How do I know the likely oxidation states of metals, and non-metals?

1 Answer
Nov 21, 2016

Answer:

Well main group metal ions typically form an ion whose charge is equal to their Group number............i.e. isoelectronic with the last Noble Gas.

Explanation:

........And non-metals typically form an ion isoelectronic with the next Noble Gas.

A Group 17 element typically forms an ion with a single negative charge:

#1/2X_2 + e^(-) rarr X^-# #X=F, Cl, Br.......#

And a Group 16 element typically forms an ion with a double negative charge:

#1/2O_2(g) + 2e^(-) rarr O^(2-)#

In each case the element has formed an ion isoelectronic with the next (or last) Noble Gas. And we can go even farther than this, and consider Group 15.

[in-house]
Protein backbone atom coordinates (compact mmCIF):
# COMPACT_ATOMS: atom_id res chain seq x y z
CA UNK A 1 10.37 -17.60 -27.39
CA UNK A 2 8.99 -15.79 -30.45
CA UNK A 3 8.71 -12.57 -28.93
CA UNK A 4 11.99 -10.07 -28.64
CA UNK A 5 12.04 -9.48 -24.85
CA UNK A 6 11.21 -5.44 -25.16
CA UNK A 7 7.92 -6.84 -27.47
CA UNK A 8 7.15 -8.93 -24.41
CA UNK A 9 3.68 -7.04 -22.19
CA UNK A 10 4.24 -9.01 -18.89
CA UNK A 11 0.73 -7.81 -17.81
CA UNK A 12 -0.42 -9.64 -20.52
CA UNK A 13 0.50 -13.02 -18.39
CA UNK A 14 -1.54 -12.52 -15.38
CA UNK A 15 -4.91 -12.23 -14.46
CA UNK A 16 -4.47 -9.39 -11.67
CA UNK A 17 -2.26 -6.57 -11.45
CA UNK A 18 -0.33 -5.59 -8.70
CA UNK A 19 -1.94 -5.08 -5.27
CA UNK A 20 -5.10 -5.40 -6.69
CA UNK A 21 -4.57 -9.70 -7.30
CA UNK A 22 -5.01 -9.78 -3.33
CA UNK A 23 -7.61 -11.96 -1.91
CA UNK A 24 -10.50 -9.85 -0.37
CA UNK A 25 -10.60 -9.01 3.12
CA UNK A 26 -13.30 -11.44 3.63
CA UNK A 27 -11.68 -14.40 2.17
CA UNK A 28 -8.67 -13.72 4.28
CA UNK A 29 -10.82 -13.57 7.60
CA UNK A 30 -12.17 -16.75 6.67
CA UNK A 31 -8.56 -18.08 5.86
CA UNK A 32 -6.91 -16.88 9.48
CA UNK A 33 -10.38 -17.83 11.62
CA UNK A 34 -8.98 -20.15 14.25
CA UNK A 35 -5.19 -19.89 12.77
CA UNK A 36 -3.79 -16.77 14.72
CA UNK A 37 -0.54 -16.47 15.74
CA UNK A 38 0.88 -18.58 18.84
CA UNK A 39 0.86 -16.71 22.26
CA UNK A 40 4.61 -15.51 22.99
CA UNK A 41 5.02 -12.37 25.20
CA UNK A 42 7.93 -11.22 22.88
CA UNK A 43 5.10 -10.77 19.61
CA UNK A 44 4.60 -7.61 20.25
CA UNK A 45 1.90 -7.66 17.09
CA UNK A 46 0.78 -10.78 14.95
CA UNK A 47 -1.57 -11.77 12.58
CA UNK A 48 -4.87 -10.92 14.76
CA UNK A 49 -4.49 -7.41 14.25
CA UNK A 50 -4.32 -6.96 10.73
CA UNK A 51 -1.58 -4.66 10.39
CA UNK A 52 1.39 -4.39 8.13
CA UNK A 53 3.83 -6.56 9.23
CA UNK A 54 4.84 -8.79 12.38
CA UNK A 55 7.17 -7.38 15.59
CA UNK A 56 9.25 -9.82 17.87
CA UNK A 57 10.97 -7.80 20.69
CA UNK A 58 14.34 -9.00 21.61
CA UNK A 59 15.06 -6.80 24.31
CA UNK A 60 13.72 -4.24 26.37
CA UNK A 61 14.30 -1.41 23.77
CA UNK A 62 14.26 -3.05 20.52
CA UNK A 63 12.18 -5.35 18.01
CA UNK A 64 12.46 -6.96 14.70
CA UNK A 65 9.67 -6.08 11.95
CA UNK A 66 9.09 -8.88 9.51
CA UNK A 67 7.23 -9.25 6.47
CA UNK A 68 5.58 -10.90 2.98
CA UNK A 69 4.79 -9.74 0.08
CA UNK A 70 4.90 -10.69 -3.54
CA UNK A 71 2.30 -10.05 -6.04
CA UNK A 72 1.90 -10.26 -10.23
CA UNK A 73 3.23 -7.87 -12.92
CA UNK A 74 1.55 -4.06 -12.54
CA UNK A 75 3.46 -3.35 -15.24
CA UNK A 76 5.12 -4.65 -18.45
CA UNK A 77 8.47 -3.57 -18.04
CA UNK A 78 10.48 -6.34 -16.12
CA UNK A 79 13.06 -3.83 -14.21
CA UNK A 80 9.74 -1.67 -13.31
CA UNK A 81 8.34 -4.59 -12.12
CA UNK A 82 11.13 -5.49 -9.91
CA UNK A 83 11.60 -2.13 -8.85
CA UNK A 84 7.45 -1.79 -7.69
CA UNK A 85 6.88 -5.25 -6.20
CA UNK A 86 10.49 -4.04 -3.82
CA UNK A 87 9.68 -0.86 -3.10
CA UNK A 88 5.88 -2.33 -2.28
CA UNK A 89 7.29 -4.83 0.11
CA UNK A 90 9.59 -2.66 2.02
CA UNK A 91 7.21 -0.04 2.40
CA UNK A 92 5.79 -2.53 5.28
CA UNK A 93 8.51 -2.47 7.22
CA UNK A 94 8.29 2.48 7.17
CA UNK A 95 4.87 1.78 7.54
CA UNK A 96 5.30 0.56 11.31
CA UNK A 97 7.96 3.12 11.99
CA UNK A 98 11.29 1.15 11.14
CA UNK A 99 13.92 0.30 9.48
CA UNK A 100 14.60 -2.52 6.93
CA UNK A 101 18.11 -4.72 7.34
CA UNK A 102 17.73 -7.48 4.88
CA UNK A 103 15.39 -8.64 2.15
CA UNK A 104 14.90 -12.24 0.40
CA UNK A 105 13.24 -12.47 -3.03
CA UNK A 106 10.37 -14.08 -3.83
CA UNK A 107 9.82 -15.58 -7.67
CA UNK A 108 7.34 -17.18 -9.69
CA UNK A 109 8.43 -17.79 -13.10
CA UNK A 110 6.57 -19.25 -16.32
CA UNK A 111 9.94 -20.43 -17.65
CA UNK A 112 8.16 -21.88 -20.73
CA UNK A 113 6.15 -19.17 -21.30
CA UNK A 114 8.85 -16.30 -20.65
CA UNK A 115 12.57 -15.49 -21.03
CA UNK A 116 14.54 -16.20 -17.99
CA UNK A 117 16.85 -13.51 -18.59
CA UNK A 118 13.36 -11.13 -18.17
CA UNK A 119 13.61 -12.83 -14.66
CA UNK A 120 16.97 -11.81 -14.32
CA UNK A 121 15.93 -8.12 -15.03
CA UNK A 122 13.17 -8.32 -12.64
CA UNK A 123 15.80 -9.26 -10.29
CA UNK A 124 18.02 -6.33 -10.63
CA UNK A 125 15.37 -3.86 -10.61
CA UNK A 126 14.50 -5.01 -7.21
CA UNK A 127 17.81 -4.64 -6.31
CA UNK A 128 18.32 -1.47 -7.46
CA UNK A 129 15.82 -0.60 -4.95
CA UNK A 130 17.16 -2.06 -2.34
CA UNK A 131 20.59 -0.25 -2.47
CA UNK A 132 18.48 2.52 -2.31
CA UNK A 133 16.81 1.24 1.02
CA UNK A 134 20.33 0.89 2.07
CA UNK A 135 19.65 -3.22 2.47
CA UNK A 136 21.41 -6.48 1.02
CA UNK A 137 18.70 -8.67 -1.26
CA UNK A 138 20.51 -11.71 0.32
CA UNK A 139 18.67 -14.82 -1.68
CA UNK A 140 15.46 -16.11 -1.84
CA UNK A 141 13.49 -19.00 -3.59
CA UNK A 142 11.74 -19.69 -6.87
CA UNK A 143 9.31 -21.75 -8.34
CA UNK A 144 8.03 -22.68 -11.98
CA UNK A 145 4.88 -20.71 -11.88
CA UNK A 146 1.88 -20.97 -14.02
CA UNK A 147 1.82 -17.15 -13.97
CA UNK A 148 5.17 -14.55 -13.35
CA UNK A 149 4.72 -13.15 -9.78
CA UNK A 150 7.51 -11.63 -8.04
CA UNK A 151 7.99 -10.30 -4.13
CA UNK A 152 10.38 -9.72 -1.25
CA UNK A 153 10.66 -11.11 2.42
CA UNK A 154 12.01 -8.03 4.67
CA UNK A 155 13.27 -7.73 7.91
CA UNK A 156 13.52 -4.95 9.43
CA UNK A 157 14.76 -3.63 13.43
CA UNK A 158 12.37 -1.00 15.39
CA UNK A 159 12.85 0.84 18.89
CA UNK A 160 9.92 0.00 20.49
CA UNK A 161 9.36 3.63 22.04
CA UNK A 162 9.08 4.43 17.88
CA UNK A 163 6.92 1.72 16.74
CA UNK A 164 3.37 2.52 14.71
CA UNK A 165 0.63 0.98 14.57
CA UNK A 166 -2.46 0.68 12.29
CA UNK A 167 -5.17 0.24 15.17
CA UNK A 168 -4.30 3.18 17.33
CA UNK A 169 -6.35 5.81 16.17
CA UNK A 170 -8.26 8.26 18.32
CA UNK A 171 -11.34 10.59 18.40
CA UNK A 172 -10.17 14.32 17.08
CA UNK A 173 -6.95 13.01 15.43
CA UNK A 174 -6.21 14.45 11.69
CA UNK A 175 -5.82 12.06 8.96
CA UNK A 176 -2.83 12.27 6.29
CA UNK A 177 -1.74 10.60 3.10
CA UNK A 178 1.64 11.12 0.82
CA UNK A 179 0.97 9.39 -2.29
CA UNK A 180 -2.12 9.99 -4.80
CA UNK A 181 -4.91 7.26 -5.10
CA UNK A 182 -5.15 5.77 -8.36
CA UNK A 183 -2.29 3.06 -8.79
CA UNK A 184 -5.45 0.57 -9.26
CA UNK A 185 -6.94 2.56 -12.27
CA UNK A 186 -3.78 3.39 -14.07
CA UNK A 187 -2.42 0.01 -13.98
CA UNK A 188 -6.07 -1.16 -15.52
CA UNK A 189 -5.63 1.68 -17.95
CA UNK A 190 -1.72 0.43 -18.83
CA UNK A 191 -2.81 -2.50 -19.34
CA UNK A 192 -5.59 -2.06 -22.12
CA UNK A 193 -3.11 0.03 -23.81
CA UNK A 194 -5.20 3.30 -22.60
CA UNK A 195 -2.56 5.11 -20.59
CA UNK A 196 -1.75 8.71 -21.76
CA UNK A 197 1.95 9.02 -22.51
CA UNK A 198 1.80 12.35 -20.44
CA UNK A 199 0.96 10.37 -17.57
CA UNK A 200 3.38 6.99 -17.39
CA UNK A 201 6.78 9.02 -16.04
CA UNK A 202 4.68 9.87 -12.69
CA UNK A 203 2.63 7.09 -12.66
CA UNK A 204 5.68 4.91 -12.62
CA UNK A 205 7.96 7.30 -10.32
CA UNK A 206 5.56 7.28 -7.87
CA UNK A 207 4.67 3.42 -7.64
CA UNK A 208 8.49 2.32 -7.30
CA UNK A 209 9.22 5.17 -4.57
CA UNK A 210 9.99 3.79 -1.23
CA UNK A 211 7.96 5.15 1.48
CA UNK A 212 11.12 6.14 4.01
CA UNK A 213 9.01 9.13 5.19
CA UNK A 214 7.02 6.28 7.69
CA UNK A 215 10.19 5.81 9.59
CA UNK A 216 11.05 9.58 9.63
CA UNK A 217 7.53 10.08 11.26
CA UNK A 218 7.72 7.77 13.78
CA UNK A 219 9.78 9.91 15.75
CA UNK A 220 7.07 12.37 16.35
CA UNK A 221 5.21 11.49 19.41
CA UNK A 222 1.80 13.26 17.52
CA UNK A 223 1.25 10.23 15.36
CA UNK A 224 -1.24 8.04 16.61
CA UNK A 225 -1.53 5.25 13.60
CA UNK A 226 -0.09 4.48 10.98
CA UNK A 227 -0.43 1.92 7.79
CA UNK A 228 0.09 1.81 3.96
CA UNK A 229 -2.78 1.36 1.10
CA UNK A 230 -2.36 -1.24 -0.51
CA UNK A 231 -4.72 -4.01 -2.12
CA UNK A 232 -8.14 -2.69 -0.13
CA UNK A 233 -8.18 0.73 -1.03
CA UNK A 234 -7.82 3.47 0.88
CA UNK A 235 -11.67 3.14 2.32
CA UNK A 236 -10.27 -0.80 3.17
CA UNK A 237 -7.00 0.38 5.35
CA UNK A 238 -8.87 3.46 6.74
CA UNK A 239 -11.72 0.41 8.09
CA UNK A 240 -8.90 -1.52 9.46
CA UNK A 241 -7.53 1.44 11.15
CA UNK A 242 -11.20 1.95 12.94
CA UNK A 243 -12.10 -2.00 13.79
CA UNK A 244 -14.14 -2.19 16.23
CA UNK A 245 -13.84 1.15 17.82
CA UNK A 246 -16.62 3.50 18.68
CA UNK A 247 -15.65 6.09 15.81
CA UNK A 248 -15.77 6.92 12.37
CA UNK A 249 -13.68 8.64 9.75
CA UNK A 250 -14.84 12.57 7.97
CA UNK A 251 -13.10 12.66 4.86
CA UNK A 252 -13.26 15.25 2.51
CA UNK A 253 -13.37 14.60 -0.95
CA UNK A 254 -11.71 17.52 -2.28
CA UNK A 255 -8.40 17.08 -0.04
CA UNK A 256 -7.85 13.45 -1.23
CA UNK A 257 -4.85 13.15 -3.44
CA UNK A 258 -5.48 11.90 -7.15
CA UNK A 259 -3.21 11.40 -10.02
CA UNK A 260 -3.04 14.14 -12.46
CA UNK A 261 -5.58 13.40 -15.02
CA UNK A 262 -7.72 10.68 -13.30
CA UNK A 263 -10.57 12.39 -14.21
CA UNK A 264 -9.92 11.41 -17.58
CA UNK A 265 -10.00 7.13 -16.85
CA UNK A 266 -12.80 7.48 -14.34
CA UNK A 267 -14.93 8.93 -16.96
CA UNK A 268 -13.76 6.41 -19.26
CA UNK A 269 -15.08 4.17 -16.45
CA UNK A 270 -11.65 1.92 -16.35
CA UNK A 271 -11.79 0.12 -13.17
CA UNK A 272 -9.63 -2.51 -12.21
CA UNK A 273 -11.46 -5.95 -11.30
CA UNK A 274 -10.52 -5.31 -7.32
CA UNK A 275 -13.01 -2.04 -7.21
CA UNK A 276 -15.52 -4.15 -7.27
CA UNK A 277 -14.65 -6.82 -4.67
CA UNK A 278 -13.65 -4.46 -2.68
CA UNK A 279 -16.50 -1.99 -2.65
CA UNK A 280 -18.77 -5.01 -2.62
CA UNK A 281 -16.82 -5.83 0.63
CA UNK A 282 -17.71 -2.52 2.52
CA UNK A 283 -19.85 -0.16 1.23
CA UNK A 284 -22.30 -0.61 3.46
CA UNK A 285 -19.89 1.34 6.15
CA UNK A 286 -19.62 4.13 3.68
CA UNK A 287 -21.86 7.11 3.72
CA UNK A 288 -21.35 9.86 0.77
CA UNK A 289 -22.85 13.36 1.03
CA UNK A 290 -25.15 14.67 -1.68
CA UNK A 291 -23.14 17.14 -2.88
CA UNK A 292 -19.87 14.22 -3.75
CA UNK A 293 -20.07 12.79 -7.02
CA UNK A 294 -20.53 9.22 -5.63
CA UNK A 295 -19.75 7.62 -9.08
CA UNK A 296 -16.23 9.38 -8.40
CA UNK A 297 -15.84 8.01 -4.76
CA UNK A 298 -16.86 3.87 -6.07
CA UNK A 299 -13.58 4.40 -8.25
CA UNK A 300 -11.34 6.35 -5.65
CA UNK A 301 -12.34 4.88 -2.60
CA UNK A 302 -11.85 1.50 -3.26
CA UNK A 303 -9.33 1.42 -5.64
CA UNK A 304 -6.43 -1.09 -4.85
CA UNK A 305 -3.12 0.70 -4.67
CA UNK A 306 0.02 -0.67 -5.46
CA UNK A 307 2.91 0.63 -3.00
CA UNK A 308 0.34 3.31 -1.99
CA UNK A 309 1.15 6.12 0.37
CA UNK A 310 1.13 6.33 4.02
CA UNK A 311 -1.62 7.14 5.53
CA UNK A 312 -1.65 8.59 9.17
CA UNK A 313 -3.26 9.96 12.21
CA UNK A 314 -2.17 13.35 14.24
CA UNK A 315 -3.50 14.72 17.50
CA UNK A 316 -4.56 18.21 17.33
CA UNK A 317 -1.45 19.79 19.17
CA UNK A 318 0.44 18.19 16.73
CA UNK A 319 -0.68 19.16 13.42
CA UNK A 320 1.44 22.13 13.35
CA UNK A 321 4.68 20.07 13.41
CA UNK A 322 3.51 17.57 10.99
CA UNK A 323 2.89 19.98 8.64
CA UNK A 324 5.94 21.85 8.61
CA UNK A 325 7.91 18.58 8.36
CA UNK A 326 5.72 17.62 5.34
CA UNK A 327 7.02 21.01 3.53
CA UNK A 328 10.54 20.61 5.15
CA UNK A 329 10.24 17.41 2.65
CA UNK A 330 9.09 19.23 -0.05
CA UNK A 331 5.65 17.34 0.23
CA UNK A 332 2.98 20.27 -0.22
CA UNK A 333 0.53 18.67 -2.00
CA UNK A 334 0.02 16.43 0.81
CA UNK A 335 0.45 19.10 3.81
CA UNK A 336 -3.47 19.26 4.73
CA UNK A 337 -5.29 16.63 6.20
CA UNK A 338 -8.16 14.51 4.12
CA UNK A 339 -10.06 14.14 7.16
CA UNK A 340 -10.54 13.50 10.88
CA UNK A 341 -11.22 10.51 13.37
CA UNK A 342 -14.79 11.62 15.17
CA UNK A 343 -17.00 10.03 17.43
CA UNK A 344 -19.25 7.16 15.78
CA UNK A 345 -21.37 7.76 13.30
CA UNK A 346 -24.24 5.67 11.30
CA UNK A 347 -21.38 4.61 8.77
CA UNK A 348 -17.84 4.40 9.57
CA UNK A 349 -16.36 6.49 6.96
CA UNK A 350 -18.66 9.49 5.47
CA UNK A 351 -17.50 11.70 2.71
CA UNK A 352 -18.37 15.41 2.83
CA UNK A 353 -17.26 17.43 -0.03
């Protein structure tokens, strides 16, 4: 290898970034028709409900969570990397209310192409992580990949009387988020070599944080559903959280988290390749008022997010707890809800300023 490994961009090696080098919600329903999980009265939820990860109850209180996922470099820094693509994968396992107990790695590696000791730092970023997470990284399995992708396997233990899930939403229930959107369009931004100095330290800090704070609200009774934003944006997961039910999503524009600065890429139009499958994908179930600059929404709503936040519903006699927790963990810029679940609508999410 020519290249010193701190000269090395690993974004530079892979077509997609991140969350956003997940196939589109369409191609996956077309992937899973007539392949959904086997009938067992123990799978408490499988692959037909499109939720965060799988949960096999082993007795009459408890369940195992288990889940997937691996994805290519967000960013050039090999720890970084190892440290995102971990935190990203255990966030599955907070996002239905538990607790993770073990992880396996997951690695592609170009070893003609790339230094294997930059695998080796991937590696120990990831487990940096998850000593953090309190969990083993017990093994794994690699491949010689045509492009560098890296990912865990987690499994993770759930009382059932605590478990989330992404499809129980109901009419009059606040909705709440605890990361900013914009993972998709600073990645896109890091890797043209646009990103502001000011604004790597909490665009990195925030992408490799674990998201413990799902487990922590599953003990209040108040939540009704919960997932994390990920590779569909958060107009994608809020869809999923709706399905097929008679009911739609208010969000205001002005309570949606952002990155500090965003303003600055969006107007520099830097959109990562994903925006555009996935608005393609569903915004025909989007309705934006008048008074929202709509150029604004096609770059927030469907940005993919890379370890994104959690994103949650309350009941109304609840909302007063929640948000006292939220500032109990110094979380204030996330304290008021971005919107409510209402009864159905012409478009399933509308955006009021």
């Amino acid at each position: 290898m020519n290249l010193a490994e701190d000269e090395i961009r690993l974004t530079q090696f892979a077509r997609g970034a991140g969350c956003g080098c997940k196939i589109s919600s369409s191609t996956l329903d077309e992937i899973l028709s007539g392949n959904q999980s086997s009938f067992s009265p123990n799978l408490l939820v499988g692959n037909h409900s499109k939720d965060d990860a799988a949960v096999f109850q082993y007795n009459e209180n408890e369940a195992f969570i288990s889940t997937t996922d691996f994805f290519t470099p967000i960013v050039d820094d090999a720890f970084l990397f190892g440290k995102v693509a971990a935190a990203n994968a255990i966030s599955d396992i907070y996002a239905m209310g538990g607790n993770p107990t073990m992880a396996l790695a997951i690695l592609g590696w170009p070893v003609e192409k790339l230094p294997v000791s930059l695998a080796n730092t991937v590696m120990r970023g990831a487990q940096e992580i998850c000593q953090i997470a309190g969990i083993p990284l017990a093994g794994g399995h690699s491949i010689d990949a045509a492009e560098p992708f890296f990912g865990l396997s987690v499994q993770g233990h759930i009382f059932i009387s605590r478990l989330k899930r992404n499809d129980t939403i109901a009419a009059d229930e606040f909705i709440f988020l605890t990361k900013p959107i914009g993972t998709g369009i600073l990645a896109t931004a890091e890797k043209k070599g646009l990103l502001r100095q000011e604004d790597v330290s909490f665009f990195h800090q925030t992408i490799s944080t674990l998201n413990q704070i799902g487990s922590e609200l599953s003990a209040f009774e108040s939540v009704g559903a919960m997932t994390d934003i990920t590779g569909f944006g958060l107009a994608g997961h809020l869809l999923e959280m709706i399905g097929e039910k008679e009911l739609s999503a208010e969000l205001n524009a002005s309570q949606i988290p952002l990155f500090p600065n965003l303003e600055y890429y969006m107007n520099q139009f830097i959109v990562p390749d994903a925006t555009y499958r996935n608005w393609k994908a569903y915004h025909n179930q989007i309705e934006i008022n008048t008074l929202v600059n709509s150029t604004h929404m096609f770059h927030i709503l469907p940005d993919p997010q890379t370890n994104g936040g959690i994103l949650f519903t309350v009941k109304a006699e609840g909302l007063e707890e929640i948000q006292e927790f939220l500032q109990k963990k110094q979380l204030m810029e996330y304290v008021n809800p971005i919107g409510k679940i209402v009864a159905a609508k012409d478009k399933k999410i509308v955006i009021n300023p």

#P(s) + 3e^(-) rarr P^(3-)#

And we can look at oxidation of the alkali metals (Group I):

#M(s) rarr M^(+) + e^-# #M=Li, Na, K, etc.#

And of the alkaline earths (Group 2):

#M(s) rarr M^(2+) + 2e^-# #M=Ca, Ba, Sr, etc.#

The point is that the Group number reflects electronic structure, i.e. the number of electrons present in the valence shell. Group I and Group II metals have 1 and 2 valence electrons respectively. As atomic number increases across a Period, nuclear charge increases accordingly, and non-metals, to the RIGHT of the Period as we face it, tend to be oxidizing, and ADD electrons to their valence shell.